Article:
This beautiful setting is a great spot for a picnic or a gentle lakeside walk. Admire the wildlife or jump onto the Go Ape high ropes course.
Most ponds in the forest were made to supply water wheels that powered the mills and iron forges of the Forests industrial past but these were made by the Forestry Commission for the community’s pleasure. The larger, lower pond is used for water sports, the upper pond is left undisturbed for wildlife.
Mallards Pike Lake provides a good range of trails with something for everybody, try the easy access lakeside path, the running trail or series of Ramblers' Routes. Part of the Pluckpenny Trail/Adidas Trail short cut is currently very muddy, please take extreme care whilst using this section.
Mallards Pike provides easy access to the Family Cycle Trail. Just follow the signs to the trail along the link path, passing the Go Ape cabin and Adidas trail start first.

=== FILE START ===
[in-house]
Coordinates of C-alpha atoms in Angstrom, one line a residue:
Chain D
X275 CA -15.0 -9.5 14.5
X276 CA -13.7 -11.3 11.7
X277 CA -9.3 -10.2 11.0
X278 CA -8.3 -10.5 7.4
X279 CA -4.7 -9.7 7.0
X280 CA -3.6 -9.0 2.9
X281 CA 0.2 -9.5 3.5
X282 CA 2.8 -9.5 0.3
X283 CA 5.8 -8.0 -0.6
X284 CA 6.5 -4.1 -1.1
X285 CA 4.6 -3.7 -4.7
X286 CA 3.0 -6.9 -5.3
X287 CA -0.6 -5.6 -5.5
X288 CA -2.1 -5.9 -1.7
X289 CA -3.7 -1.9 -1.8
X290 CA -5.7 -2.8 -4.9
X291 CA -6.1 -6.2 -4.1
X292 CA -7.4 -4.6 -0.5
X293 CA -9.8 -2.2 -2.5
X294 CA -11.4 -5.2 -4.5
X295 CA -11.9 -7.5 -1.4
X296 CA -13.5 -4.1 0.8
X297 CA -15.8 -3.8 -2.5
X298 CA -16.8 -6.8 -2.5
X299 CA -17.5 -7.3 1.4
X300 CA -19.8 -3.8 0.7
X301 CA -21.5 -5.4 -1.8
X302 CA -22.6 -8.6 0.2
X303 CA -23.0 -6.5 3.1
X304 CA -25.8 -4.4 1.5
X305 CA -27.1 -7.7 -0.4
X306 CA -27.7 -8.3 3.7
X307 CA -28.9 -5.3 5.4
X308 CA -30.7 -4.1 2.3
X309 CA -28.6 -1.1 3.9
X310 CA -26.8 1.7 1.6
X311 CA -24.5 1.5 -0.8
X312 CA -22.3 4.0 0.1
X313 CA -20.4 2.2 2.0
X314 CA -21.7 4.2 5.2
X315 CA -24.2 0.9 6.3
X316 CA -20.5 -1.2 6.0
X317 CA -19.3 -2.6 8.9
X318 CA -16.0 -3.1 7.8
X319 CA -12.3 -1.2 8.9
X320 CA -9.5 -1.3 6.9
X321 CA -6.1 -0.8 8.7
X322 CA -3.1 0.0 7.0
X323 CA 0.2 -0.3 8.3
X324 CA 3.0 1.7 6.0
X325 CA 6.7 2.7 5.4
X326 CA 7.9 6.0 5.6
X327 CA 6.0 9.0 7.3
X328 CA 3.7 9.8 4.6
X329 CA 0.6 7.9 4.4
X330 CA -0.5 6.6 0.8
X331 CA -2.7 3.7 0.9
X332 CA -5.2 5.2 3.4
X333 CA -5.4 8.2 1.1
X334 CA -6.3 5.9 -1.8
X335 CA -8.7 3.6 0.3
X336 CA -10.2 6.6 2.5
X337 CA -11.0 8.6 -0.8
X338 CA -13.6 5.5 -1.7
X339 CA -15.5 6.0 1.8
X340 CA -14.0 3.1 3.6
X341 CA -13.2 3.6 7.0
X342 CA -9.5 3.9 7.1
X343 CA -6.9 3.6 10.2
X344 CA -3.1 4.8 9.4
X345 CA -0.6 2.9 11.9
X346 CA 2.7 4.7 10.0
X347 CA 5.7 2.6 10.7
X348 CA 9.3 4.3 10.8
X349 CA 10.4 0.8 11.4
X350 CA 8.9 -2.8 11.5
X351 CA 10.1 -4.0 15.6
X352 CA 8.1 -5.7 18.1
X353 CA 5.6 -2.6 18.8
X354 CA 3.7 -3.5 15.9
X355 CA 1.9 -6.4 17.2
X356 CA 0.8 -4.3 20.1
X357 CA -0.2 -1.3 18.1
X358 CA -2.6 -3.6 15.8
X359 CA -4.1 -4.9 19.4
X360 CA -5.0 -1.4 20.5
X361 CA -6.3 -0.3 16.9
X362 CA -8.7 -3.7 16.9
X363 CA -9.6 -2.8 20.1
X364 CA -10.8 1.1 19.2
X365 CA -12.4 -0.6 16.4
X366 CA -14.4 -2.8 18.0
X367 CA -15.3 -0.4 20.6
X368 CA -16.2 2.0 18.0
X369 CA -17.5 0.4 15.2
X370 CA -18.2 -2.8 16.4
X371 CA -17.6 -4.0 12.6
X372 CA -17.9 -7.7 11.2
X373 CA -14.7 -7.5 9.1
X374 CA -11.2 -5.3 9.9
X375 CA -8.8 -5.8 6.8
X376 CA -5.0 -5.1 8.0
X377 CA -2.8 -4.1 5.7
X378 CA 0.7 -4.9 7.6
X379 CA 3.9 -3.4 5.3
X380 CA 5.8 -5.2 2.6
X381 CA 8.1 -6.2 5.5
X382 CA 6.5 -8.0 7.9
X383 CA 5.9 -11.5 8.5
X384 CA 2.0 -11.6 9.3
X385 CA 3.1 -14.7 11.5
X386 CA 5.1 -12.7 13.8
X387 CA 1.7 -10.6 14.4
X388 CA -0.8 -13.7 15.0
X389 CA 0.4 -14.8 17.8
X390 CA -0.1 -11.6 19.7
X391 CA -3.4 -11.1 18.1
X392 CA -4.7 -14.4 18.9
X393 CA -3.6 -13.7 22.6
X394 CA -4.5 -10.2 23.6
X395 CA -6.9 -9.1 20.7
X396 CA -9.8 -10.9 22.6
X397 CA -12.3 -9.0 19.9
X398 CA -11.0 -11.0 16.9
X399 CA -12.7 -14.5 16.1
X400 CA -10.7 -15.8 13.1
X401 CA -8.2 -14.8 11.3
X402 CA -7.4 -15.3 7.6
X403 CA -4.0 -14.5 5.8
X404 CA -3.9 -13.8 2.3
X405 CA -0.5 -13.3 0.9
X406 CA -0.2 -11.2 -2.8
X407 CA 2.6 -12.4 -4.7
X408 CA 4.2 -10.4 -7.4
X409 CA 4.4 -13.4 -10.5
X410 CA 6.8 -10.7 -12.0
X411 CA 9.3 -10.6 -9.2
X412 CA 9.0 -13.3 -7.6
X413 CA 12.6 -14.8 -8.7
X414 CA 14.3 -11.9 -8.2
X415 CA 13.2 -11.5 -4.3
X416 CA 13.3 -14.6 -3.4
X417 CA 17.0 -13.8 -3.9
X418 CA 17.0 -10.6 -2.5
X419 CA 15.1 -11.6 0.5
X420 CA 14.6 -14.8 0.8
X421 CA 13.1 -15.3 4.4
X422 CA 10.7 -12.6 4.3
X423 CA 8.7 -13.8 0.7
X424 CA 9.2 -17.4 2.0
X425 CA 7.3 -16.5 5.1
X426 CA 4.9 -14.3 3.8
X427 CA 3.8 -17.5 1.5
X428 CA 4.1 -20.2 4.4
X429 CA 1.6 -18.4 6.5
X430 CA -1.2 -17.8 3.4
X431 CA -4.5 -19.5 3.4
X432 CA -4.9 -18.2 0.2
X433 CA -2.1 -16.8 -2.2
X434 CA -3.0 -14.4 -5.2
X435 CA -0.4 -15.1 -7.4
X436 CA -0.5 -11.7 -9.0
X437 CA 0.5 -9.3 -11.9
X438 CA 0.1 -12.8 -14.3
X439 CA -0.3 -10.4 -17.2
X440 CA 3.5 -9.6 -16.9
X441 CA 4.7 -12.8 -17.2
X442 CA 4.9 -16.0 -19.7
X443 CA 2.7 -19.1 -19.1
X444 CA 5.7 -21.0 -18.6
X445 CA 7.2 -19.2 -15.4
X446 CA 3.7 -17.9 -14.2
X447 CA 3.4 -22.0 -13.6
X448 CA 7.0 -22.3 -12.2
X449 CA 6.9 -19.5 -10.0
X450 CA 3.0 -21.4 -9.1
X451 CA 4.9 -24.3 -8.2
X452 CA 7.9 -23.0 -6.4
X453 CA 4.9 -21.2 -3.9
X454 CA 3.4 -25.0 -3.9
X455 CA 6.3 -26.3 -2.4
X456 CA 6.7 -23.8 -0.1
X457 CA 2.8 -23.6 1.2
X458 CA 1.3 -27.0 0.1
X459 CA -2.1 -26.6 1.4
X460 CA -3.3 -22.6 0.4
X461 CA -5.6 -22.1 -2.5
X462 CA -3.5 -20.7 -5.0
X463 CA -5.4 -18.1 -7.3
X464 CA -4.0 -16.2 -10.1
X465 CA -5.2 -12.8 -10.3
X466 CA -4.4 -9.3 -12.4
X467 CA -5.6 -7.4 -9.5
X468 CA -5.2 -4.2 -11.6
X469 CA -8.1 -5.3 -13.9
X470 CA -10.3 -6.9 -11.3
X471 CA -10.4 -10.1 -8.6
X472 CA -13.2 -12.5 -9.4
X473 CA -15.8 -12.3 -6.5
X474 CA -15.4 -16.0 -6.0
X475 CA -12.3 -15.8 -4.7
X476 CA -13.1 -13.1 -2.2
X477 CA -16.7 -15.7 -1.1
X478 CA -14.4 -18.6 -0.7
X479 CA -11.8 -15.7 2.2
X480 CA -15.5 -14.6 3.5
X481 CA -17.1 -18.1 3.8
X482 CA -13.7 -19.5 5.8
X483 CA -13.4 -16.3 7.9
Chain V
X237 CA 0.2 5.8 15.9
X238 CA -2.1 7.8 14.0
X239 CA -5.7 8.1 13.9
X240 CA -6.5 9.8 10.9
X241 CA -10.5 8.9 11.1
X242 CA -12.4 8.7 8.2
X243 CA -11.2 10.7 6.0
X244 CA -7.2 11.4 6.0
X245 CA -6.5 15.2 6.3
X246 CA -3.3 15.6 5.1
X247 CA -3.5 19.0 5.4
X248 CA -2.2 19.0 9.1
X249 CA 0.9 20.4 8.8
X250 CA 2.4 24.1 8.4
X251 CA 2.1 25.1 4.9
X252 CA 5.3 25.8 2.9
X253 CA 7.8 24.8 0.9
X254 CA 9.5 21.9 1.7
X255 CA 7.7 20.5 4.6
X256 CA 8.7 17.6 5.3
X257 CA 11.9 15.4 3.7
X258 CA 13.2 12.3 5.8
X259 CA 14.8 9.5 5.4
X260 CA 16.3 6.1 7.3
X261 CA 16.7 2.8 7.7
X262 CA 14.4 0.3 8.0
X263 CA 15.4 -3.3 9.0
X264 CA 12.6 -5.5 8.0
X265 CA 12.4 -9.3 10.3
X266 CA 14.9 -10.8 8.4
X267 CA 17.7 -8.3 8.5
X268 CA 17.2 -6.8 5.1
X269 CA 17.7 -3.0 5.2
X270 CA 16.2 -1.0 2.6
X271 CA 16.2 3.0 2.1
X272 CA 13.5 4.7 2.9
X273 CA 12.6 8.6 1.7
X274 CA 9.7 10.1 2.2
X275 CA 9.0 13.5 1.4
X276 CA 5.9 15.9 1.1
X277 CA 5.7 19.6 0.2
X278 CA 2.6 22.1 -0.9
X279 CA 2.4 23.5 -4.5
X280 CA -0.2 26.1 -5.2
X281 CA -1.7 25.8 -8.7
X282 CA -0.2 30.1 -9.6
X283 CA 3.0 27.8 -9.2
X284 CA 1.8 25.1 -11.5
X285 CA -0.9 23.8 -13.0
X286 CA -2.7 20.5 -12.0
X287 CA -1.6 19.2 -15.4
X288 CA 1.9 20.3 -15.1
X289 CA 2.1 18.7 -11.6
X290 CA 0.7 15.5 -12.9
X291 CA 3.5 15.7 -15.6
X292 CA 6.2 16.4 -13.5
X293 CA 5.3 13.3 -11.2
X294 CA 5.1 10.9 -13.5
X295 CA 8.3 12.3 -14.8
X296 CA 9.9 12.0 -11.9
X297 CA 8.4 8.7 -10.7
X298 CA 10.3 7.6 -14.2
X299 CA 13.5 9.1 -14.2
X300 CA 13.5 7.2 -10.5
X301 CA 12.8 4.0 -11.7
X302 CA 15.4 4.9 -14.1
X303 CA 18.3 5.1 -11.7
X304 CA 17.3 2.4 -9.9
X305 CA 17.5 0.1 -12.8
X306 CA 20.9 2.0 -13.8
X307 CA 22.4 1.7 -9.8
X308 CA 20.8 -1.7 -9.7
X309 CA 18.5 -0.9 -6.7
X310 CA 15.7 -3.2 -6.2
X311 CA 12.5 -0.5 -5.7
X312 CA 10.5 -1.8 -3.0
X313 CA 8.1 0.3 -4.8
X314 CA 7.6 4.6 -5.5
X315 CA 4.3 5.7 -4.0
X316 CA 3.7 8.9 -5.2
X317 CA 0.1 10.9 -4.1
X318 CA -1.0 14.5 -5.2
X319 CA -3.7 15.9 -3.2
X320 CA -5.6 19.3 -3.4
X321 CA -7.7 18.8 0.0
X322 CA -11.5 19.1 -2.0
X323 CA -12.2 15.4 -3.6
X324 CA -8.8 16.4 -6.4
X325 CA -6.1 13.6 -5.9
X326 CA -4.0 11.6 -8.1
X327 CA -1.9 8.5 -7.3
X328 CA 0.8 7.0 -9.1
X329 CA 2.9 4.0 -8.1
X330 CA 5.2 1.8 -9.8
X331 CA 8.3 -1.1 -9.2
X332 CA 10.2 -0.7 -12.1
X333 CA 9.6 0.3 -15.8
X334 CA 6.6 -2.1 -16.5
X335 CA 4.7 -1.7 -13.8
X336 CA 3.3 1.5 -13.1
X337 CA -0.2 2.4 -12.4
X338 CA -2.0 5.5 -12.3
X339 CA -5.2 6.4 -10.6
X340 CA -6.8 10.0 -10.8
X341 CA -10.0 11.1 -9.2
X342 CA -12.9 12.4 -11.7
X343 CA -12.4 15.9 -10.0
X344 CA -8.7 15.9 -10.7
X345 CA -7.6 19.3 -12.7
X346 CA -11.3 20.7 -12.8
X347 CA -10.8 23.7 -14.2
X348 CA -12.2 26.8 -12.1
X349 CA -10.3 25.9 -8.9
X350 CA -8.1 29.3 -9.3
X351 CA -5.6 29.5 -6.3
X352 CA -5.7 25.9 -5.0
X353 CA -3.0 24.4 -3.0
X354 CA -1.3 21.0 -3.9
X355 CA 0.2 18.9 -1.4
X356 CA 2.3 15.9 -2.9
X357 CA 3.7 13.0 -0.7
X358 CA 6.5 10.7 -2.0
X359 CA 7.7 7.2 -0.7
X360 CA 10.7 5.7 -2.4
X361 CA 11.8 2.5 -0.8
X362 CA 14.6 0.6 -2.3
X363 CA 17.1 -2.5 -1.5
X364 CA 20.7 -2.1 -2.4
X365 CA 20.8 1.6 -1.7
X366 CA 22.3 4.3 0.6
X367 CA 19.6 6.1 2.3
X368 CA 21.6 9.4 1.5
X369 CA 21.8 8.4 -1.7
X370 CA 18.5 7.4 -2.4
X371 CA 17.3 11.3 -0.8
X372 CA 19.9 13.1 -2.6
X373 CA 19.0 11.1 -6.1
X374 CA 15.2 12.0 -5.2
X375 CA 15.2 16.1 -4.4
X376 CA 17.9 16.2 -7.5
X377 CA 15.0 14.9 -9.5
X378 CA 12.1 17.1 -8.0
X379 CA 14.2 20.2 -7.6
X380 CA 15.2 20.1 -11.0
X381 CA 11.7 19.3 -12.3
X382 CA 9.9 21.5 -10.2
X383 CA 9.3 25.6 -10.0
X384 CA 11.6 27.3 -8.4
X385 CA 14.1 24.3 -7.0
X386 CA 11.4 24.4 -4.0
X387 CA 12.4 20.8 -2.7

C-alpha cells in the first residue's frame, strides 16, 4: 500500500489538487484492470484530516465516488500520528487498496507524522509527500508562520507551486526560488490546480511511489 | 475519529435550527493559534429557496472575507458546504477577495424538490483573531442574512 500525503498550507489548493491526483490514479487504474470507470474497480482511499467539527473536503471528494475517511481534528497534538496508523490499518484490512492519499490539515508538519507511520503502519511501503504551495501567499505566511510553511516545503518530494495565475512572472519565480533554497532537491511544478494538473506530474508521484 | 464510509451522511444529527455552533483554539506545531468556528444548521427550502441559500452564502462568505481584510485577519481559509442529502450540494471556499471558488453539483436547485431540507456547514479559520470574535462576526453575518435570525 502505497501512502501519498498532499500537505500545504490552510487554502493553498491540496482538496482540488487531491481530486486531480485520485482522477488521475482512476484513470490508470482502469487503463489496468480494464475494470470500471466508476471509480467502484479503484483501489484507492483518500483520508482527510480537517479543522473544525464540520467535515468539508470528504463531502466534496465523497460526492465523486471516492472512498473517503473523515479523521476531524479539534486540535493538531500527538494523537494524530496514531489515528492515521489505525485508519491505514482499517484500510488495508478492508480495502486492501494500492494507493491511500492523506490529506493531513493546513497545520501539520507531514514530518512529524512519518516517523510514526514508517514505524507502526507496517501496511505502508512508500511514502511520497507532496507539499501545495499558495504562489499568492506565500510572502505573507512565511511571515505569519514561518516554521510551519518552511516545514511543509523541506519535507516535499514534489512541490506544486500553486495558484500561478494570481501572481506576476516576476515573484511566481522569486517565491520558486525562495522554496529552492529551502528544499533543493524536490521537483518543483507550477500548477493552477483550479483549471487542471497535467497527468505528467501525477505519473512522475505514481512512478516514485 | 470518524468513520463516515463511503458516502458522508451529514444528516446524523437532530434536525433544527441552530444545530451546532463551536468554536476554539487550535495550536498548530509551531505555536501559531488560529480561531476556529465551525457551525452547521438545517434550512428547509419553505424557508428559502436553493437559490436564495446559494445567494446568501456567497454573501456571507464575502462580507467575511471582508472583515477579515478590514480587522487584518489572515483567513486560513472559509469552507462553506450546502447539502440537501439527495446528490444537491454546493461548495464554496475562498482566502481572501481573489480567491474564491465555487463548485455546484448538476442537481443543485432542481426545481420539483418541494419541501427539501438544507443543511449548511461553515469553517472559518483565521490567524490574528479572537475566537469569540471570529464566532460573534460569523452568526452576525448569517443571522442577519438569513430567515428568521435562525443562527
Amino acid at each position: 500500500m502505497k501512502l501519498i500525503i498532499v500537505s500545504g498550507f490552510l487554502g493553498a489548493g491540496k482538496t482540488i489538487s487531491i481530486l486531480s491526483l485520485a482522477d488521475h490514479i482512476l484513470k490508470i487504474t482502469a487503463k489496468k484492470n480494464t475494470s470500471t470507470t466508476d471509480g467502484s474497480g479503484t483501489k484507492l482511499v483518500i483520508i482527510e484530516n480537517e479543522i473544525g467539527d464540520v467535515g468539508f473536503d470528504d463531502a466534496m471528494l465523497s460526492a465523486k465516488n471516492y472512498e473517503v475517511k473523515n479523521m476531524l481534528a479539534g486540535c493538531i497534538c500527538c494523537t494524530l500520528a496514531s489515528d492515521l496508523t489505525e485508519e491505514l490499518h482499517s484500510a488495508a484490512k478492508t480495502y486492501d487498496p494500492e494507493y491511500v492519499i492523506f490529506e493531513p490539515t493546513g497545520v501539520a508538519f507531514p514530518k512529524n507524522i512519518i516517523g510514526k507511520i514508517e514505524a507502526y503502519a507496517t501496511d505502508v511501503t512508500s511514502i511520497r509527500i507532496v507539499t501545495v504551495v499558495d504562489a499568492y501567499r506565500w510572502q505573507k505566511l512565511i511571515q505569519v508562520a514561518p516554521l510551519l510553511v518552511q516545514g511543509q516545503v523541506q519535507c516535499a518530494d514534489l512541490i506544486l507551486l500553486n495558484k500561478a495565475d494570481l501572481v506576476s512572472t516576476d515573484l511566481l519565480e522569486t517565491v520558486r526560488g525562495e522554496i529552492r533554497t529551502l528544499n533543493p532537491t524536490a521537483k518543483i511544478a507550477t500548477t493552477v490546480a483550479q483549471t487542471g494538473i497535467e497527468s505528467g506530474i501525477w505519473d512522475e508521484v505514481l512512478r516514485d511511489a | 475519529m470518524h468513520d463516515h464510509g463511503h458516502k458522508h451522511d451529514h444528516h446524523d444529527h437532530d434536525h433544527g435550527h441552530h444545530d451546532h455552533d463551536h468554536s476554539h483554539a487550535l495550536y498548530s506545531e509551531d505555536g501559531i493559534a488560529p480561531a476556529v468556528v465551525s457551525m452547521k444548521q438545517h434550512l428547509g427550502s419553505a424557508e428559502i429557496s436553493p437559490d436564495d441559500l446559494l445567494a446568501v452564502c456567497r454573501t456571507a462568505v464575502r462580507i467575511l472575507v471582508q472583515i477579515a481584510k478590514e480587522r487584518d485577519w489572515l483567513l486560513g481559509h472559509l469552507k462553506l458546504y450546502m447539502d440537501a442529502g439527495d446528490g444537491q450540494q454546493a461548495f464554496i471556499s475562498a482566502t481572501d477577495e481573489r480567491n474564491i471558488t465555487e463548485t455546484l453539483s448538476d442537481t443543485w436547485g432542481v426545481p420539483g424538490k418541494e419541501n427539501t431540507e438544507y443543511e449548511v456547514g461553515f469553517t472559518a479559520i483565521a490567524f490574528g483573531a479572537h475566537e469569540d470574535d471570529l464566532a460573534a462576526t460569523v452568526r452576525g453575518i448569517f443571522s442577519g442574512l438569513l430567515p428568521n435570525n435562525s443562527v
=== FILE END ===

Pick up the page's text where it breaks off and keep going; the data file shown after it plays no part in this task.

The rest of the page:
Go Ape Tree Top Adventure
Enjoy adventure high above the forest floor, taking on zip-wires, tarzan swings and a variety of obstacles! For more information and to book visit Go Ape.
Get off the beaten track on board an all-terrain forest segway – Go Ape’s epic forest adventure with a down-to-earth twist. It’s a totally unique way to tackle our trails. Min age 10yrs and min weight 7 Stone. For more information and to book visit Go Ape Forest Segway.
The lower lake can be booked by groups for canoe, kayak or raft building activities, please contact the Forestry Commission office for details. Individual boaters and swimming are not permitted.
A mobile catering unit is on site daily in the Gloucestershire school holidays from 10.30am - 4pm and every weekend throughout the year. Silvia Davis Refreshments serve hot food and drinks plus cold drinks, snacks and ice creams. Specials include Wild boar sausage or Venison sausage on a fresh long roll.
More about the name...
The name Mallards Pike does not refer to pike (fish) or to mallard although mallards and other ducks are seen here in winter.
This pike is a turnpike or toll road: the mallard comes from a Mr Maller who lived until the early 1950’s in a toll keepers cottage which was close to where you turned off the Parkend to Blakeney road. Maller’s Turnpike became Mallard’s Pike.